Women’s Health Week brings awareness to all residents

Now that brunch is over, it’s time to turn our attention to the fact that May 13 was more than just Mother’s Day.
Sunday, May 13, also marked the start of National Women’s Health Week, which is coordinated by the U.S. Department of Health and Human Services’ Office on Women’s Health.
But don’t think of it as a broad, national effort, run out of an office in Washington. Think of it as something very close to home, something concerning you or someone you love. Organizers of the national project point out some common-sense actions for women that we should all get behind:

  • Visit a health care professional to receive regular checkups and preventive screenings;
  • Get active;
  • Eat healthy;
  • Pay attention to mental health, including getting enough sleep and managing stress;
  • Avoid unhealthy behaviors, such as smoking.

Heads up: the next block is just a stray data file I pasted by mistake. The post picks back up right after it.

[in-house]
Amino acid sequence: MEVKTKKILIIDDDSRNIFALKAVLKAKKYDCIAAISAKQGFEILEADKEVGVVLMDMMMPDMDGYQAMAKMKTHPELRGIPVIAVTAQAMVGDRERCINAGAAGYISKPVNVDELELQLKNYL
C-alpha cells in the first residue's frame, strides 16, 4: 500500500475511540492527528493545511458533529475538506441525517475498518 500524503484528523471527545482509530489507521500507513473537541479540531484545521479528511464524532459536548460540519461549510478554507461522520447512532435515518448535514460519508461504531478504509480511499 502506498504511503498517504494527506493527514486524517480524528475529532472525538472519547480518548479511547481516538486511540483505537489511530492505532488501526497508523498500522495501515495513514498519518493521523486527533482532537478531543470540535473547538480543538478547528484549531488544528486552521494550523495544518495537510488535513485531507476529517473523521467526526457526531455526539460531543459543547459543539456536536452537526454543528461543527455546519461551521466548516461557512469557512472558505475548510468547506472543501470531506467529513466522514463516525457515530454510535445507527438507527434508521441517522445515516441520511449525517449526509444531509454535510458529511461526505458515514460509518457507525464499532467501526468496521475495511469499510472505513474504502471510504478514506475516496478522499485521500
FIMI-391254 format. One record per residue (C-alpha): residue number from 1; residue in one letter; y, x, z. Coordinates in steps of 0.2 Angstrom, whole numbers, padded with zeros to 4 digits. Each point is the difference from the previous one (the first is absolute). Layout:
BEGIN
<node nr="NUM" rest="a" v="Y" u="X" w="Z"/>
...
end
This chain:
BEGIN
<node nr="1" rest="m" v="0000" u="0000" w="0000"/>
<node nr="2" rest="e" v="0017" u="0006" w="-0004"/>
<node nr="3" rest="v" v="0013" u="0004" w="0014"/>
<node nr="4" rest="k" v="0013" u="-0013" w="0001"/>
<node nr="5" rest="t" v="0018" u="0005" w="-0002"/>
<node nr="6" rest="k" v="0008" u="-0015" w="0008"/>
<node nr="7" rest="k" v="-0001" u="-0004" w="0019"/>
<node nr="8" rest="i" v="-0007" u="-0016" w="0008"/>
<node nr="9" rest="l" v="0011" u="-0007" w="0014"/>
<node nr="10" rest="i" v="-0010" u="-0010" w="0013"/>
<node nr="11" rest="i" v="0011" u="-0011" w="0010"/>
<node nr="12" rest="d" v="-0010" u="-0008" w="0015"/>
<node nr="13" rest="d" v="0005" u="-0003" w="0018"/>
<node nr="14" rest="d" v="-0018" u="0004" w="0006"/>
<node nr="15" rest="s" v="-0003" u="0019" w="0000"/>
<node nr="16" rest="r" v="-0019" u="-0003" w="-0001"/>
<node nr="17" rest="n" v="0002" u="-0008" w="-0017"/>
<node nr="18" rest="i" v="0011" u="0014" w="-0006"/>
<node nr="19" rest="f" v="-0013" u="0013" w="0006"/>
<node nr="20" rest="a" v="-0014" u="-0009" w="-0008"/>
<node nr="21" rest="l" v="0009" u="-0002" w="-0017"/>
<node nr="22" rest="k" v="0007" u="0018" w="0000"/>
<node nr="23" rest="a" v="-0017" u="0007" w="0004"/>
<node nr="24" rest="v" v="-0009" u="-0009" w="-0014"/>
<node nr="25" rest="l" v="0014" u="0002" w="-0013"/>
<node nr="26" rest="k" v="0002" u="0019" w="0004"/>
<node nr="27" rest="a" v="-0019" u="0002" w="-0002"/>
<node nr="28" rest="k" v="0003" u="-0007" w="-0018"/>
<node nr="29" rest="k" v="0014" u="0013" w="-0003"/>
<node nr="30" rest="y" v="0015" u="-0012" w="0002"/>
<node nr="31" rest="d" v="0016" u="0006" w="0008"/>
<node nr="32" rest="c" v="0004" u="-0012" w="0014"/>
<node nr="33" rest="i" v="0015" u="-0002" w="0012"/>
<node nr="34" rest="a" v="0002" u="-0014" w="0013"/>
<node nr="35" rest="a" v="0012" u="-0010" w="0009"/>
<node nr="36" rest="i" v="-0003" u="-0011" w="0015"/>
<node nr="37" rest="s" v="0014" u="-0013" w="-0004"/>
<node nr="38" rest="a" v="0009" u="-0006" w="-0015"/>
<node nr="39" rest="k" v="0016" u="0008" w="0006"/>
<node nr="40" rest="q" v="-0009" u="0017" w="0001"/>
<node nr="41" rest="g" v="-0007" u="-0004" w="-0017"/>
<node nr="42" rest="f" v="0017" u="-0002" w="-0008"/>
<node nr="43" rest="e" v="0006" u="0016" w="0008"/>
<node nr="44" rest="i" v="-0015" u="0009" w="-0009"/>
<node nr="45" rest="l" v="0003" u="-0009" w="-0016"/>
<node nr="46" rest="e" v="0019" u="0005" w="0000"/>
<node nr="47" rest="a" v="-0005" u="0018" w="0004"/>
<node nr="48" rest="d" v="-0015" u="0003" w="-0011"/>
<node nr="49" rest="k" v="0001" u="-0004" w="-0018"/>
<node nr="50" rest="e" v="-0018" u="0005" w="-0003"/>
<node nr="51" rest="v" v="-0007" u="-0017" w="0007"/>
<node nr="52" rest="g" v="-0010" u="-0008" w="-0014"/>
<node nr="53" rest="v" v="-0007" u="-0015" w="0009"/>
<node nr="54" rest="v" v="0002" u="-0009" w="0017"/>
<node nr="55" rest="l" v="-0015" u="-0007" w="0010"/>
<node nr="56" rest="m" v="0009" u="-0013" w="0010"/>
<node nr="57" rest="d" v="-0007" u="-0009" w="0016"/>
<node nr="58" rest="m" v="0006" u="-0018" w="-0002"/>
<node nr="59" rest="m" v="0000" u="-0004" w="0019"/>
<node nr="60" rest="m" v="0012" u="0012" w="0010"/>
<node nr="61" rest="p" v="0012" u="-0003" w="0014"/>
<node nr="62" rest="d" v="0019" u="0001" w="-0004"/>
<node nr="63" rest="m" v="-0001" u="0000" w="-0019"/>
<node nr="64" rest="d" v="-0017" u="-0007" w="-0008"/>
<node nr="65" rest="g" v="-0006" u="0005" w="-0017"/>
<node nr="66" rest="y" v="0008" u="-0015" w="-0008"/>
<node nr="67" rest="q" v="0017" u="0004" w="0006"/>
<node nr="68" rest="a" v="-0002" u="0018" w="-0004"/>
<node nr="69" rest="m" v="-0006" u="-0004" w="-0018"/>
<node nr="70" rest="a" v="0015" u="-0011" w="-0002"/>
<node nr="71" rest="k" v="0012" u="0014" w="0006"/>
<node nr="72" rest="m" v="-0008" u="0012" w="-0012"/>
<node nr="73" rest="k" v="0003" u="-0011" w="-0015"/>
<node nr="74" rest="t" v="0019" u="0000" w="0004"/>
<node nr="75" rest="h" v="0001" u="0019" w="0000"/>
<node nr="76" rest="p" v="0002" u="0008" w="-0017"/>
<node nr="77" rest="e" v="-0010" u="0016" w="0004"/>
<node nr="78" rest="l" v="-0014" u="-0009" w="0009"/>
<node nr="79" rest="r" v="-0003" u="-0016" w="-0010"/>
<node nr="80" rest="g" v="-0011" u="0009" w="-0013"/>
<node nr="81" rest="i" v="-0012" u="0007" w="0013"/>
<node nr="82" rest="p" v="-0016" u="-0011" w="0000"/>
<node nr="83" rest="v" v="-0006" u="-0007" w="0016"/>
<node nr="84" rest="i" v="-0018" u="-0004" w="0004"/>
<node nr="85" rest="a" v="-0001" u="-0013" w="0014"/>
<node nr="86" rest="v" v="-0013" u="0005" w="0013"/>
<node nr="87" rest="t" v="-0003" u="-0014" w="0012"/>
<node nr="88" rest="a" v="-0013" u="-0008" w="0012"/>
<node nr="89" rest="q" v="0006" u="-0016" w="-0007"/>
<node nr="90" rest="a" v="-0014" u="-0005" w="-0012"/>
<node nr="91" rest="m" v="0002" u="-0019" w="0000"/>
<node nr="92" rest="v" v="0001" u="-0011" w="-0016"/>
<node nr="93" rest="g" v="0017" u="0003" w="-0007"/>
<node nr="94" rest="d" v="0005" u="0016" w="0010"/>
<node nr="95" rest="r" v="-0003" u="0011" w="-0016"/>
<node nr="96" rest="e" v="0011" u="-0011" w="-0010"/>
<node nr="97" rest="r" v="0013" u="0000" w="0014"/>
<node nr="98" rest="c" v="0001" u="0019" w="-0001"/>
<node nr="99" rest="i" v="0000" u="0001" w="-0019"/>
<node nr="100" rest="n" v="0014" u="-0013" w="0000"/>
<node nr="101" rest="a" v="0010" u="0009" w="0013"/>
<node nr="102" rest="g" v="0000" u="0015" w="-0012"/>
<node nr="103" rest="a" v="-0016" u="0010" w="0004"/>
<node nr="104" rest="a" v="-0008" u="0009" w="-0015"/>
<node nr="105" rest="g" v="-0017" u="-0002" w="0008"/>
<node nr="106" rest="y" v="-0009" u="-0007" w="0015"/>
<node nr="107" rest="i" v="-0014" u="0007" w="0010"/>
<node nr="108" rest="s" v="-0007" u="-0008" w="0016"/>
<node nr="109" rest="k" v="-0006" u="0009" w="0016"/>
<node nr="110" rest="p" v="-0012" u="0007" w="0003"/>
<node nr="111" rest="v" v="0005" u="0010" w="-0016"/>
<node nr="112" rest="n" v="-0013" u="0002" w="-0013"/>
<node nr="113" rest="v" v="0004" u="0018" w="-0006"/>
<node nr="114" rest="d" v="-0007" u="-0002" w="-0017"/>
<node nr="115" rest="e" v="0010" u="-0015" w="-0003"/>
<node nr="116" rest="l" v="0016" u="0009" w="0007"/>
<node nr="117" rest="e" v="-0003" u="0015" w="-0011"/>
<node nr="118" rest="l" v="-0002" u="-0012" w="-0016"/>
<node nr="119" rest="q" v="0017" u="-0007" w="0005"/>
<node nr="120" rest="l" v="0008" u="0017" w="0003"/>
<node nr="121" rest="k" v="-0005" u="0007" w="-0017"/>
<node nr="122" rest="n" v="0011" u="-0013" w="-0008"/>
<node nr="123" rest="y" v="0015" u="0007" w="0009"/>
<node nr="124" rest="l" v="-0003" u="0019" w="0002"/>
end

Preventive health measures such as these make sense all year long. As organizers point out, women are often caregivers, and their health can become a secondary issue as they care for others.  Taking the time for routine health screenings means you can detect a condition such as cancer, osteoporosis or heart disease earlier, and that will likely result in a better outcome.
With Mother’s Day still on our minds, and the national initiative under way, this week is the perfect time for women to think about their long-term health.

Christian Hoffman, MD, FACOG
Medical Director, RWJ OB/GYN Group
Chairman, Department of Obstetrics/Gynecology,
Robert Wood Johnson University Hospital